If you asked me four months ago to share my experience of grief and compassion, I wouldn’t have much to say. Grief was something foreign. I have certainly experienced trials and loss in the past but it never hit me in such an unnatural and personal way until this year. For those that don’t know, my husband Alex and I had a stillbirth mid-pregnancy on January 1, 2020 with our first baby. We are continuing to grieve, and I have been pretty open about sharing about my experience.
January was full: grief and pain came like a thief at night, but so did compassion. God was pouring grace into our family through His Word and the people in our lives. Compassion can’t exist without suffering. And suffering is all around us. Through this experience, I began to see that there were a lot of opportunities for me to show compassion. Please note, I am by no standards an “expert” on this subject. But I want to share five very practical ways I received compassion during my time of grief. It was inspiring for me, and I am striving to grow in my own compassion for people.
Here goes… 5 Ways I Received Compassion
1. Reach out, even when you don’t know what to say.
Immediately after January 1, people began reaching out to us via text, calls, and visits. Here’s the thing: I don’t remember what was said to me but I remember every person that said something. It really didn’t have to be profound.
I used to think that my message would be a burden to the hurting receiver. What if I don’t have anything meaningful to say? Was I close enough to reach out or was it overstepping? I wanted to be sensitive and thus, I overthought. But when I was the one hurting, these thoughts never came to mind. It didn’t matter if we hadn’t talked in a year or if the message was short. Just their acknowledgement of what I was going through gave me so much strength. “I don’t know what to say <3”
In January, I felt like the world was going on merrily while I alone was experiencing personal hell. There was a wall building up between me and the world. I felt anxious and fearful of facing people; I wasn’t able to go to church for a month because I was afraid to face a crowd. I locked myself in behind my wall where I wouldn’t have to explain or keep a straight face. But every time someone reached out, a piece of that wall got broken down. It alleviated me of a lot of anxiety. I didn’t feel so alone.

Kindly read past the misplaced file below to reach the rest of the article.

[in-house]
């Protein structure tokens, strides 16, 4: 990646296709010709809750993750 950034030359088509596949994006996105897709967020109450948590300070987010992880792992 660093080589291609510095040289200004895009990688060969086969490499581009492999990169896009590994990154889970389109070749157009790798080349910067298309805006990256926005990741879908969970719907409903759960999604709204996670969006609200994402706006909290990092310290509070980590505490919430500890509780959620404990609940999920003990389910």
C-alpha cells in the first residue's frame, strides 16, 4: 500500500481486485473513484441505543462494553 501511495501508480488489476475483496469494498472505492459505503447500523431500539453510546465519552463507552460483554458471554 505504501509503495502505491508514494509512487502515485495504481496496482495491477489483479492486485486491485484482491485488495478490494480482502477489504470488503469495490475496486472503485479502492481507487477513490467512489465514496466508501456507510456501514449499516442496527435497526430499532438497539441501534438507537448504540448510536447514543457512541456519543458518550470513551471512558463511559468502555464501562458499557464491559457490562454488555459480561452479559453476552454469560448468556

A practical thing I learned: a lot of people wrote, “Don’t feel like you need to reply to this.” It took the burden off of having to acknowledge their message and allowed me to just receive.
2. Just be sad, together.
Life can be extremely painful and we don’t always need to be optimistic about it. I learned through my grief that I was actually horrible at grieving with others. I tend to be the friend that gives pep talks or tries to help others “look on the bright side.” Facepalm. I’m cringing at my past self. Often, there is no way to fix what has happened. More than solutions or promises that “things will be better,” I appreciated those that just sat beside me, listened, and gave me the permission to mourn the way I needed to.
Hearing similar stories didn’t help me either. It didn’t make me feel better to hear about someone else who had a stillbirth even later in their pregnancy than mine or to be told that I will definitely feel better after 1-2 months. While the intentions are so good, it wasn’t helpful. I needed time and space to process and emote.
In this whole experience, a few moments really stand out: it was when friends cried with me. People shed tears of solidarity, companionship, and love for me. Of course, most of them hadn’t experienced my specific suffering but they were still able to share in my sorrow. It felt like they were carrying some of my heavy weight for me. We were one in spirit and heart and it was so beautiful. So yes, don’t hold back if you feel like crying with those who are hurting.
3. Practical things help a lot more than you think.
By the time I got home from the hospital, my sister and mom had cleaned and vacuumed my entire apartment. My mom took all the baby stuff we had to her own home for storage. Dinner was ready on the table. One of my friends (who is also a coworker!) notified the company and my boss of my situation; there was nothing I needed to say or do. It was all done, proactively and thoughtfully.